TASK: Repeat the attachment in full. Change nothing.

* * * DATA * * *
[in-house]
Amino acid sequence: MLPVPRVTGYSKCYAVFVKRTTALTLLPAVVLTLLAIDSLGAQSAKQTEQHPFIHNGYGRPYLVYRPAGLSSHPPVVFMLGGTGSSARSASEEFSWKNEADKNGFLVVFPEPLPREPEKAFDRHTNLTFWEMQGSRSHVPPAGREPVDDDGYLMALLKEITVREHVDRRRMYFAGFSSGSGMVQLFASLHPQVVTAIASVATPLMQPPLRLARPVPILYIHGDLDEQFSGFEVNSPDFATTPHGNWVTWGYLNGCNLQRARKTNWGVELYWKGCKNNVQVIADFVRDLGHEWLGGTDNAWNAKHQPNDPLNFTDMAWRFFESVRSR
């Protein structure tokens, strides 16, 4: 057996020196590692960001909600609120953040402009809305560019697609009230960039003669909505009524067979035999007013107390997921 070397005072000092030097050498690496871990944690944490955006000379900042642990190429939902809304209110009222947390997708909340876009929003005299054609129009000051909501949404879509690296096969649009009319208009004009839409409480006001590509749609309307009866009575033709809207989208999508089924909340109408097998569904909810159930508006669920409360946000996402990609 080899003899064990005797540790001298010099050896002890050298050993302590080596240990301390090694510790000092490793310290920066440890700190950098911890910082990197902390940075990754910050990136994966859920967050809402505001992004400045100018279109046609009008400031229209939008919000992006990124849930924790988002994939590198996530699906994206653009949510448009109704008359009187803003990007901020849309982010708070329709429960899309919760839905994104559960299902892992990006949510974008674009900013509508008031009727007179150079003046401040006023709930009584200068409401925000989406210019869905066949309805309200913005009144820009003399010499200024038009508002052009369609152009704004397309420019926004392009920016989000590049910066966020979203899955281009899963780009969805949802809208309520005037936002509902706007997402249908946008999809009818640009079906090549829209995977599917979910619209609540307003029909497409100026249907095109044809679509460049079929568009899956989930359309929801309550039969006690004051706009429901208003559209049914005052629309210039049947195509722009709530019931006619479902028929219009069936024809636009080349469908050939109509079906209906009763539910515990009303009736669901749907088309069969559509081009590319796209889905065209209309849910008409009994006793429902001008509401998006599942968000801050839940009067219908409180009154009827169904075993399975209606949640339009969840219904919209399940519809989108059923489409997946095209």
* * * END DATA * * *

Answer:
[in-house]
Amino acid sequence: MLPVPRVTGYSKCYAVFVKRTTALTLLPAVVLTLLAIDSLGAQSAKQTEQHPFIHNGYGRPYLVYRPAGLSSHPPVVFMLGGTGSSARSASEEFSWKNEADKNGFLVVFPEPLPREPEKAFDRHTNLTFWEMQGSRSHVPPAGREPVDDDGYLMALLKEITVREHVDRRRMYFAGFSSGSGMVQLFASLHPQVVTAIASVATPLMQPPLRLARPVPILYIHGDLDEQFSGFEVNSPDFATTPHGNWVTWGYLNGCNLQRARKTNWGVELYWKGCKNNVQVIADFVRDLGHEWLGGTDNAWNAKHQPNDPLNFTDMAWRFFESVRSR
């Protein structure tokens, strides 16, 4: 057996020196590692960001909600609120953040402009809305560019697609009230960039003669909505009524067979035999007013107390997921 070397005072000092030097050498690496871990944690944490955006000379900042642990190429939902809304209110009222947390997708909340876009929003005299054609129009000051909501949404879509690296096969649009009319208009004009839409409480006001590509749609309307009866009575033709809207989208999508089924909340109408097998569904909810159930508006669920409360946000996402990609 080899003899064990005797540790001298010099050896002890050298050993302590080596240990301390090694510790000092490793310290920066440890700190950098911890910082990197902390940075990754910050990136994966859920967050809402505001992004400045100018279109046609009008400031229209939008919000992006990124849930924790988002994939590198996530699906994206653009949510448009109704008359009187803003990007901020849309982010708070329709429960899309919760839905994104559960299902892992990006949510974008674009900013509508008031009727007179150079003046401040006023709930009584200068409401925000989406210019869905066949309805309200913005009144820009003399010499200024038009508002052009369609152009704004397309420019926004392009920016989000590049910066966020979203899955281009899963780009969805949802809208309520005037936002509902706007997402249908946008999809009818640009079906090549829209995977599917979910619209609540307003029909497409100026249907095109044809679509460049079929568009899956989930359309929801309550039969006690004051706009429901208003559209049914005052629309210039049947195509722009709530019931006619479902028929219009069936024809636009080349469908050939109509079906209906009763539910515990009303009736669901749907088309069969559509081009590319796209889905065209209309849910008409009994006793429902001008509401998006599942968000801050839940009067219908409180009154009827169904075993399975209606949640339009969840219904919209399940519809989108059923489409997946095209």